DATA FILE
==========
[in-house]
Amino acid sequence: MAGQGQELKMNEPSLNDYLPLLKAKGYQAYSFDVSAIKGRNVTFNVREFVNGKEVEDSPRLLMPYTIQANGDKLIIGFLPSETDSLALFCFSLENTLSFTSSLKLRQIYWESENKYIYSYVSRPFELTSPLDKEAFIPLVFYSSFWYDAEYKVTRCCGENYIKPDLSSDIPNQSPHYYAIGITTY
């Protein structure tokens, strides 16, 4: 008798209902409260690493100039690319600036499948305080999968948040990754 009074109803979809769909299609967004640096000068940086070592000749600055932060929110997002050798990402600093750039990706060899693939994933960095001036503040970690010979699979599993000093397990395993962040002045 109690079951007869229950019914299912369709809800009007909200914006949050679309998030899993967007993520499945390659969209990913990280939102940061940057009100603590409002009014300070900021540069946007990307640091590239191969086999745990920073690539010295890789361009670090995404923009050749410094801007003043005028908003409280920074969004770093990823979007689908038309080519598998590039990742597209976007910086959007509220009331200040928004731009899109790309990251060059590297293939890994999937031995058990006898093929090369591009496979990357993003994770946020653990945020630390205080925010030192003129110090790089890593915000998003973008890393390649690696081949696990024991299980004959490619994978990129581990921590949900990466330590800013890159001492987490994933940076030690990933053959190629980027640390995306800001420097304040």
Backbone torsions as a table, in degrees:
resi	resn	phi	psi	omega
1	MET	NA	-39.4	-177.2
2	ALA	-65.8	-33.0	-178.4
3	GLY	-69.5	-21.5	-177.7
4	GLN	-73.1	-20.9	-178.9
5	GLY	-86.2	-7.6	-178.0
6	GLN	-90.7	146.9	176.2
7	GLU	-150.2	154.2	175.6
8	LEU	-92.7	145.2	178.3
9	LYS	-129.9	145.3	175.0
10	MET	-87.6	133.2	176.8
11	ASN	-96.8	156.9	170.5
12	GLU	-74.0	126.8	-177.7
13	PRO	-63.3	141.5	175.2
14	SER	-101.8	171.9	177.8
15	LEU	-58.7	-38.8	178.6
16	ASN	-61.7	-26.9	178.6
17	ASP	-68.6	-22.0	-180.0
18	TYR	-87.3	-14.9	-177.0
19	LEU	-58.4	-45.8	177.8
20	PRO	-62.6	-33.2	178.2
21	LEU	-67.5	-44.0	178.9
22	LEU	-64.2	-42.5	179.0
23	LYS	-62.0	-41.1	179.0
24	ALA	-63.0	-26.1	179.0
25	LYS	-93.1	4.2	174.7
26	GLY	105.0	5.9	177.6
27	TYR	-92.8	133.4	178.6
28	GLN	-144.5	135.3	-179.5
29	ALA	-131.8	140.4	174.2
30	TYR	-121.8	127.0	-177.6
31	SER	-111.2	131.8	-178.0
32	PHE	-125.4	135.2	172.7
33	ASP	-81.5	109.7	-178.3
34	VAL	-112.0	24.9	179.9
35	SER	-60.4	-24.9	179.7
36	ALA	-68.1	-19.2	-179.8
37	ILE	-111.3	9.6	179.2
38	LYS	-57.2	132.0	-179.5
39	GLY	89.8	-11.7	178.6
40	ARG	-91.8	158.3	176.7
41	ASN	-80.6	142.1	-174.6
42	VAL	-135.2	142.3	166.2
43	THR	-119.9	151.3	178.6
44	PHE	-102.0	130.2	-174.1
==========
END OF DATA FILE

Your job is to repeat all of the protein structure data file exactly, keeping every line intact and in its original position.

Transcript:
[in-house]
Amino acid sequence: MAGQGQELKMNEPSLNDYLPLLKAKGYQAYSFDVSAIKGRNVTFNVREFVNGKEVEDSPRLLMPYTIQANGDKLIIGFLPSETDSLALFCFSLENTLSFTSSLKLRQIYWESENKYIYSYVSRPFELTSPLDKEAFIPLVFYSSFWYDAEYKVTRCCGENYIKPDLSSDIPNQSPHYYAIGITTY
């Protein structure tokens, strides 16, 4: 008798209902409260690493100039690319600036499948305080999968948040990754 009074109803979809769909299609967004640096000068940086070592000749600055932060929110997002050798990402600093750039990706060899693939994933960095001036503040970690010979699979599993000093397990395993962040002045 109690079951007869229950019914299912369709809800009007909200914006949050679309998030899993967007993520499945390659969209990913990280939102940061940057009100603590409002009014300070900021540069946007990307640091590239191969086999745990920073690539010295890789361009670090995404923009050749410094801007003043005028908003409280920074969004770093990823979007689908038309080519598998590039990742597209976007910086959007509220009331200040928004731009899109790309990251060059590297293939890994999937031995058990006898093929090369591009496979990357993003994770946020653990945020630390205080925010030192003129110090790089890593915000998003973008890393390649690696081949696990024991299980004959490619994978990129581990921590949900990466330590800013890159001492987490994933940076030690990933053959190629980027640390995306800001420097304040």
Backbone torsions as a table, in degrees:
resi	resn	phi	psi	omega
1	MET	NA	-39.4	-177.2
2	ALA	-65.8	-33.0	-178.4
3	GLY	-69.5	-21.5	-177.7
4	GLN	-73.1	-20.9	-178.9
5	GLY	-86.2	-7.6	-178.0
6	GLN	-90.7	146.9	176.2
7	GLU	-150.2	154.2	175.6
8	LEU	-92.7	145.2	178.3
9	LYS	-129.9	145.3	175.0
10	MET	-87.6	133.2	176.8
11	ASN	-96.8	156.9	170.5
12	GLU	-74.0	126.8	-177.7
13	PRO	-63.3	141.5	175.2
14	SER	-101.8	171.9	177.8
15	LEU	-58.7	-38.8	178.6
16	ASN	-61.7	-26.9	178.6
17	ASP	-68.6	-22.0	-180.0
18	TYR	-87.3	-14.9	-177.0
19	LEU	-58.4	-45.8	177.8
20	PRO	-62.6	-33.2	178.2
21	LEU	-67.5	-44.0	178.9
22	LEU	-64.2	-42.5	179.0
23	LYS	-62.0	-41.1	179.0
24	ALA	-63.0	-26.1	179.0
25	LYS	-93.1	4.2	174.7
26	GLY	105.0	5.9	177.6
27	TYR	-92.8	133.4	178.6
28	GLN	-144.5	135.3	-179.5
29	ALA	-131.8	140.4	174.2
30	TYR	-121.8	127.0	-177.6
31	SER	-111.2	131.8	-178.0
32	PHE	-125.4	135.2	172.7
33	ASP	-81.5	109.7	-178.3
34	VAL	-112.0	24.9	179.9
35	SER	-60.4	-24.9	179.7
36	ALA	-68.1	-19.2	-179.8
37	ILE	-111.3	9.6	179.2
38	LYS	-57.2	132.0	-179.5
39	GLY	89.8	-11.7	178.6
40	ARG	-91.8	158.3	176.7
41	ASN	-80.6	142.1	-174.6
42	VAL	-135.2	142.3	166.2
43	THR	-119.9	151.3	178.6
44	PHE	-102.0	130.2	-174.1